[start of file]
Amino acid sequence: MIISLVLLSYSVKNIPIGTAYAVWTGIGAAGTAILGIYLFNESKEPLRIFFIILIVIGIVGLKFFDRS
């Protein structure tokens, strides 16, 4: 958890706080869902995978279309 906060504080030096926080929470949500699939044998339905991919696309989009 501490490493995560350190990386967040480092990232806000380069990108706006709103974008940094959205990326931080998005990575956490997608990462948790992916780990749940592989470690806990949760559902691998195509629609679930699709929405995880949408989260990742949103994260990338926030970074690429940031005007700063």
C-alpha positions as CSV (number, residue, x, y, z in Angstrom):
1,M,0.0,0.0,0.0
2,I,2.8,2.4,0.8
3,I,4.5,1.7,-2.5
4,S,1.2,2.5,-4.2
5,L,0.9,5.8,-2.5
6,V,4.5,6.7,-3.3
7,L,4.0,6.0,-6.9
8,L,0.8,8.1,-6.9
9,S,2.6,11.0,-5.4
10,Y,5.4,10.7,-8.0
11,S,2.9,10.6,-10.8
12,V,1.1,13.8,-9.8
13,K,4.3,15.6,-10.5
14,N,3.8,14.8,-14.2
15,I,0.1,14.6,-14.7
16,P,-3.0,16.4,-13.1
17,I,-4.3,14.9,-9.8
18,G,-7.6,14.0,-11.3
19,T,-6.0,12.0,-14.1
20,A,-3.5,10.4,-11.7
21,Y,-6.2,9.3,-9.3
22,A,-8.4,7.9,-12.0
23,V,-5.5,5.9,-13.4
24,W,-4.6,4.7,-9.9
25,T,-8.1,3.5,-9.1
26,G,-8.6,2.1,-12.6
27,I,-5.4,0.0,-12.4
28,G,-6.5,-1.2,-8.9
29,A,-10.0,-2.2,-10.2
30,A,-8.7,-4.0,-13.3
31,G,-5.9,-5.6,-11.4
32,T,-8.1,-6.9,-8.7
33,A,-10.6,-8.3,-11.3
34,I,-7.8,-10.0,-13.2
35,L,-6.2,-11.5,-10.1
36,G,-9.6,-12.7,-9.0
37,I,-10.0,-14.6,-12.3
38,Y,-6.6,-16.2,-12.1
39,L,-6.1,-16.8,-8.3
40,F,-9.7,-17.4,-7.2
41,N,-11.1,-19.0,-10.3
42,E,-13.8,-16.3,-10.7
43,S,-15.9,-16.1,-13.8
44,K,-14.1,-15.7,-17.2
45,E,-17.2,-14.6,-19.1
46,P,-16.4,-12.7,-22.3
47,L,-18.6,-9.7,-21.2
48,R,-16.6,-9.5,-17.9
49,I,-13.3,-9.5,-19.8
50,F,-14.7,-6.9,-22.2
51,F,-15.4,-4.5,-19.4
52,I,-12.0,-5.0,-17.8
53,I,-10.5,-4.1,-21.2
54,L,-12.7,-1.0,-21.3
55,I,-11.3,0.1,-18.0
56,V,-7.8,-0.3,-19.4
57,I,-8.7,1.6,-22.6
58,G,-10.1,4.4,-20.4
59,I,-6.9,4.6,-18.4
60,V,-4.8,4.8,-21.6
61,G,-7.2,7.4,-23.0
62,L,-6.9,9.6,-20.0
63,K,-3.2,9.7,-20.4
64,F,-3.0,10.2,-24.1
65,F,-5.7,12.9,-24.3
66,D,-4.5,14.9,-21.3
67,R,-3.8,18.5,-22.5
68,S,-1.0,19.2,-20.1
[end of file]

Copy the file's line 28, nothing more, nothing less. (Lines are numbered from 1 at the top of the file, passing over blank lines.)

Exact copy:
25,T,-8.1,3.5,-9.1